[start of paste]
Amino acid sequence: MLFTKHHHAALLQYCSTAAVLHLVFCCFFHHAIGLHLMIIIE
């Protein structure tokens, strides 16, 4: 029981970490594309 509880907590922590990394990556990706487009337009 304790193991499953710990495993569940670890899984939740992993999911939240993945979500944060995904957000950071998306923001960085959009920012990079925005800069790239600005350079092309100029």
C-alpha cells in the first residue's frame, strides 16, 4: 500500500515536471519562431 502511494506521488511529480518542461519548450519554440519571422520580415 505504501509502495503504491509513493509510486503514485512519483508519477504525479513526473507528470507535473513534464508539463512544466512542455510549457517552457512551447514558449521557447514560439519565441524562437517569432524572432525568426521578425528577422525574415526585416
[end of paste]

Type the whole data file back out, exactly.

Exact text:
Amino acid sequence: MLFTKHHHAALLQYCSTAAVLHLVFCCFFHHAIGLHLMIIIE
């Protein structure tokens, strides 16, 4: 029981970490594309 509880907590922590990394990556990706487009337009 304790193991499953710990495993569940670890899984939740992993999911939240993945979500944060995904957000950071998306923001960085959009920012990079925005800069790239600005350079092309100029």
C-alpha cells in the first residue's frame, strides 16, 4: 500500500515536471519562431 502511494506521488511529480518542461519548450519554440519571422520580415 505504501509502495503504491509513493509510486503514485512519483508519477504525479513526473507528470507535473513534464508539463512544466512542455510549457517552457512551447514558449521557447514560439519565441524562437517569432524572432525568426521578425528577422525574415526585416